Several recent structural studies of EcKdpFABC have provided possible explanations of how the unique structural features of both KdpA and KdpB effect K+ transport. The first X-ray structure of KdpFABC solved in an E1 state led to the identification of an aqueous tunnel within the complex, running along the membrane plane and extending from the SF in KdpA to the P-type ATPase canonical substrate binding site (CBS) in KdpB16. Initially, the coupling helix model was proposed, in which the presence of K+ ions in the SF of KdpA is communicated to KdpB via a Grotthuss (also known as a proton wire) mechanism running through the intersubunit tunnel16. KdpB hydrolyzes ATP, undergoes a conformational change, and pulls open the intramembrane gate in the channel subunit via a coupling helix, thereby enabling K+ flux through KdpA. The periplasmically oriented KdpC could function as external gate.
For this model to work, a salt bridge between KdpB and KdpA is required to pull on the coupling helix. This salt bridge has, however, been shown to be dispensable, as it was broken in a subsequent cryo-EM structure of KdpFABC in an E2 state17. In this structure, virtually no conformational changes in KdpA and KdpC were observed when compared to the E1 state. Instead, the intersubunit tunnel was restricted at the KdpA–KdpB interface, while a new half-channel in KdpB from the CBS to the cytosol opened. This is accomplished by a significant reorientation of the positively charged KdpBK586 in the CBS and the surrounding TM helices. Finally, a cryo-EM map of KdpFABC in an E1 state contained several nonprotein densities within the intersubunit tunnel, which were suggested to be K+ ions.
Based on these structural insights, the intersubunit tunnel translocation model was suggested17: in the E1 state, extracellular K+ ions are forwarded from the SF in KdpA through the intersubunit tunnel to the CBS in KdpB, where they trigger ATP hydrolysis and phosphorylation of the catalytic KdpBD307. The ensuing E1-P/E2-P transition is associated with a reorientation of KdpBK586, which pushes K+ out of the CBS and simultaneously acts as a built-in counterion to stabilize the E2/E1 transition. Recent cryo-EM structures extend the model by suggesting a displacement of the ion from the CBS into an adjacent low-affinity site in the E2-P state, from where ion release into the cytoplasm is favored12.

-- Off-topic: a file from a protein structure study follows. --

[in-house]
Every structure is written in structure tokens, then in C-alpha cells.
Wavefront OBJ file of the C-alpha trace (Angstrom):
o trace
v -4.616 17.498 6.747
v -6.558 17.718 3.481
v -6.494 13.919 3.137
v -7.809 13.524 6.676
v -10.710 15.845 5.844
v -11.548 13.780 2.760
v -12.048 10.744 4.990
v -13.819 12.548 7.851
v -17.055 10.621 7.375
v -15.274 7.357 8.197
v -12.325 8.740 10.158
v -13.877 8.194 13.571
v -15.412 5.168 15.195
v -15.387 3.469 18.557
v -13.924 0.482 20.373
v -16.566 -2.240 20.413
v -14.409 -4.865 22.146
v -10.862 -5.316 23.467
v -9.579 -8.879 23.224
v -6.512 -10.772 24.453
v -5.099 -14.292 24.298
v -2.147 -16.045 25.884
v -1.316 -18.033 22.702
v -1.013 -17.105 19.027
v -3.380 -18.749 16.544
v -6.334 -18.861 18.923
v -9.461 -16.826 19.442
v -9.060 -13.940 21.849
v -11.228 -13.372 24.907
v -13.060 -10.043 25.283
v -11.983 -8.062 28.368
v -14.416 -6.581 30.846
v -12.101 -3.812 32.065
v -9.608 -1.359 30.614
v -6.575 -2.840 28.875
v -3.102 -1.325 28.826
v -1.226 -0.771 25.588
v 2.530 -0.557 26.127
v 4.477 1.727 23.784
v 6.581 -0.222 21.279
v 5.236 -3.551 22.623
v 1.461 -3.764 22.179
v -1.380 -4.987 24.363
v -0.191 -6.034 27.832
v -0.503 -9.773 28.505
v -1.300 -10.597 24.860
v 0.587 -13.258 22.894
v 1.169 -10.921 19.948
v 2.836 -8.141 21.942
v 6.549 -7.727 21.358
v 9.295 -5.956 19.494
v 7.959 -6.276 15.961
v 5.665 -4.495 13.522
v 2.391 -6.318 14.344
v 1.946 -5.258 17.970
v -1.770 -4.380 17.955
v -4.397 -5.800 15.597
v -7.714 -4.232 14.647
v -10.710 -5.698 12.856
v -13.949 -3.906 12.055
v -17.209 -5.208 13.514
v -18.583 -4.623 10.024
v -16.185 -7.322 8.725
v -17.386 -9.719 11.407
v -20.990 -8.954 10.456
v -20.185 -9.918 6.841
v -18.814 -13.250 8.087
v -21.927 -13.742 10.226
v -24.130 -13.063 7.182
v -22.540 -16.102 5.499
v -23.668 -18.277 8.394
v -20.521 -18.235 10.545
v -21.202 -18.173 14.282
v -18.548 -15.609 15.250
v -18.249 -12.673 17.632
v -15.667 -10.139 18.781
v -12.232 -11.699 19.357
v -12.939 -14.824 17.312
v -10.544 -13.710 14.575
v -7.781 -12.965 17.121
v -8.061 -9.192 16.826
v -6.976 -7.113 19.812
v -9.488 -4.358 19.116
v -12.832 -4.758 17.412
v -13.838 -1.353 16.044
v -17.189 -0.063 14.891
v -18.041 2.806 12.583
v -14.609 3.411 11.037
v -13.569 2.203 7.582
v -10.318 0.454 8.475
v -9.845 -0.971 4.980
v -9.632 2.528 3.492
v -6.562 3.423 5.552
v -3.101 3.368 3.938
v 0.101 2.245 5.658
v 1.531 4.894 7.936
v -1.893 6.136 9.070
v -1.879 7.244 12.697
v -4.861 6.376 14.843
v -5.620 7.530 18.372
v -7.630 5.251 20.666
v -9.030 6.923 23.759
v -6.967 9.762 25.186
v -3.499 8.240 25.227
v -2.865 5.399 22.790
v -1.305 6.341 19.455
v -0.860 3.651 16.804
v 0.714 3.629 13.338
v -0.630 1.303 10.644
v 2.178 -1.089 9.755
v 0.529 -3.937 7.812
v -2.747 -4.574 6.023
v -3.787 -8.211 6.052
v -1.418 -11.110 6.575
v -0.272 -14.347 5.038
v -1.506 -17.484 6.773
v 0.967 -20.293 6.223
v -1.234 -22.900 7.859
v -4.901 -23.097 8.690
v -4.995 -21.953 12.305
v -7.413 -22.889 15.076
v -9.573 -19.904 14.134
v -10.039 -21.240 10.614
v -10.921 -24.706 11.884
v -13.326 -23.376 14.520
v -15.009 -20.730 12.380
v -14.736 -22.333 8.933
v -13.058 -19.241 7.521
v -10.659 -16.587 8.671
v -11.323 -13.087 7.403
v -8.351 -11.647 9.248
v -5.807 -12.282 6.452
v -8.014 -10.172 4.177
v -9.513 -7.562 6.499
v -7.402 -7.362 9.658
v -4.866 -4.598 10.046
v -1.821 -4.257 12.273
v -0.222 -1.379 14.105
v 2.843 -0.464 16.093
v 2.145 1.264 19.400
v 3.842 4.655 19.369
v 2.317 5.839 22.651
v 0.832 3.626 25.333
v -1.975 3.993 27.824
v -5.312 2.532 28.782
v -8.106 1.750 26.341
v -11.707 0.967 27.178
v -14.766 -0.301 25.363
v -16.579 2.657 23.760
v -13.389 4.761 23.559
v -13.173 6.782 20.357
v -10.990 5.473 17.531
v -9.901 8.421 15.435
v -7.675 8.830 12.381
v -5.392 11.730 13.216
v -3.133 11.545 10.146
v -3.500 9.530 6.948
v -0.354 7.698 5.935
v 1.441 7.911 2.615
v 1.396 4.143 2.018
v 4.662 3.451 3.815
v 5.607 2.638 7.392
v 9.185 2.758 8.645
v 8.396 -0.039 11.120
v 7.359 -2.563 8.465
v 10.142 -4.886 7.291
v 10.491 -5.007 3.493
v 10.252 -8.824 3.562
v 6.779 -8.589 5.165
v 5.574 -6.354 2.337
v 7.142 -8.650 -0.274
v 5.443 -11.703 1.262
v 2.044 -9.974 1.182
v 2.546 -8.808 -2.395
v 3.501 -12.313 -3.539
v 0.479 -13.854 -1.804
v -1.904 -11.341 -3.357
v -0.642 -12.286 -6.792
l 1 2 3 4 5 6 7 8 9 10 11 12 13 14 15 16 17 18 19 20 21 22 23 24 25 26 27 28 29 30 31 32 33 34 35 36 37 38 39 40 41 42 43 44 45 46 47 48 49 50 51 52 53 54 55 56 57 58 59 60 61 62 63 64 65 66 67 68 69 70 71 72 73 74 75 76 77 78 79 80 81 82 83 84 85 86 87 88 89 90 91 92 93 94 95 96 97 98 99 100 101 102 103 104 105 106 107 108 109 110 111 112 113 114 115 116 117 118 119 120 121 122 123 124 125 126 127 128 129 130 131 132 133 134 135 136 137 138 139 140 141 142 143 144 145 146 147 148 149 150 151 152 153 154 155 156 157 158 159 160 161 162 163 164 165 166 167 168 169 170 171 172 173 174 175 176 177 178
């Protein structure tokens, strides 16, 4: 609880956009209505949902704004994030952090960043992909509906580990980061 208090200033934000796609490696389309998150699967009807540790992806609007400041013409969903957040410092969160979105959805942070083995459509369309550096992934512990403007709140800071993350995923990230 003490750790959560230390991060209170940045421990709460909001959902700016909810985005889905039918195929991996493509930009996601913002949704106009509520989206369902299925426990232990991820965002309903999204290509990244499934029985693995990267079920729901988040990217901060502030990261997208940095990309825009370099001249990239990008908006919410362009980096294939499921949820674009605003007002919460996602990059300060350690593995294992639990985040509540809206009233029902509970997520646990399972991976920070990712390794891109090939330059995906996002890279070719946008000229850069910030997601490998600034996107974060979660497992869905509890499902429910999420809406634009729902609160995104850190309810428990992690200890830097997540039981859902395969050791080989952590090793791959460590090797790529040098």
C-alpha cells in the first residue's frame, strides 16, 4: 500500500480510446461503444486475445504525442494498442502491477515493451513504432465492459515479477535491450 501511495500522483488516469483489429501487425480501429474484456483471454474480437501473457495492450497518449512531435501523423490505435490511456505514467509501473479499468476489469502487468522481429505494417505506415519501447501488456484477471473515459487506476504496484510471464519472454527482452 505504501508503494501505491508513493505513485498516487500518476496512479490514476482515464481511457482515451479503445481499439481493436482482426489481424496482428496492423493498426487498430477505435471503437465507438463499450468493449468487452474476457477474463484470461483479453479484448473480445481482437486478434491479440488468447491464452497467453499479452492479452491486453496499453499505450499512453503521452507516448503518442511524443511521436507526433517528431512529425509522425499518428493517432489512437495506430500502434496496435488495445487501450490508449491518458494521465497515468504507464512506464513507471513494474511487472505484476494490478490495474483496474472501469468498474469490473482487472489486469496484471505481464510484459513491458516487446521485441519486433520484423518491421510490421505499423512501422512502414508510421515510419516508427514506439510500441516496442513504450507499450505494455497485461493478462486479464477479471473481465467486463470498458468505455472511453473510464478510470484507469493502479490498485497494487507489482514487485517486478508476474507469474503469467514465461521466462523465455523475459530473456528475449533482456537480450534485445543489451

Here, we decipher the molecular basis of the transport pathway of KdpFABC by addressing how K+ ions are forwarded through the tunnel, how they bind to the CBS, and the mechanisms by which ATP hydrolysis and the subsequent E1-P/E2-P transition are triggered. We present two cryo-EM structures of KdpFABC in an E1·ATP state, loaded with K+ and Rb+ ions, respectively, allowing a more unambiguous assignment of ion positions in the complex. Further, we characterize the dynamics of ion coordination and translocation through the intersubunit tunnel by molecular dynamics (MD) simulations. Finally, we combine biochemical and MD approaches to identify three conserved residues responsible for ATPase coupling, ion propagation through the intersubunit tunnel into the CBS, and regulation of the rate-limiting step of turnover, providing the foundation for K+ transport by KdpFABC.
Structures of K+- and Rb+-loaded KdpFABC in an E1·ATP state
In various cryo-EM structures of KdpFABC, nonprotein densities have been observed along the intersubunit tunnel. Although the densities could not be unambiguously assigned, they were suggested to represent K+ ions or water molecules12,16,17. Due to its higher atomic number, Rb+ (Z = 37) scatters electrons more strongly than K+ (Z = 19) by an expected factor of 2.524,25,26. We set out to exploit this as a strategy to assign substrate ions with more confidence. To this end, we determined cryo-EM structures of the complex loaded with K+ and Rb+, both arrested in an E1·ATP state. In the K+-loaded sample, we used the mutation KdpBD307N, which precludes ATP hydrolysis, to stall the complex in the E1 state. To incorporate Rb+, we employed variant KdpFAG232DBS162AC, in which a central glycine (KdpAG232) of the KdpA SF is mutated to allow passage of Rb+9. K+ ions co-purified in the intersubunit tunnel of the variant were exchanged for Rb+ by applying turnover conditions. Here, the KdpBS162A mutation prevented the inhibitory phosphorylation in the A domain, enabling turnover.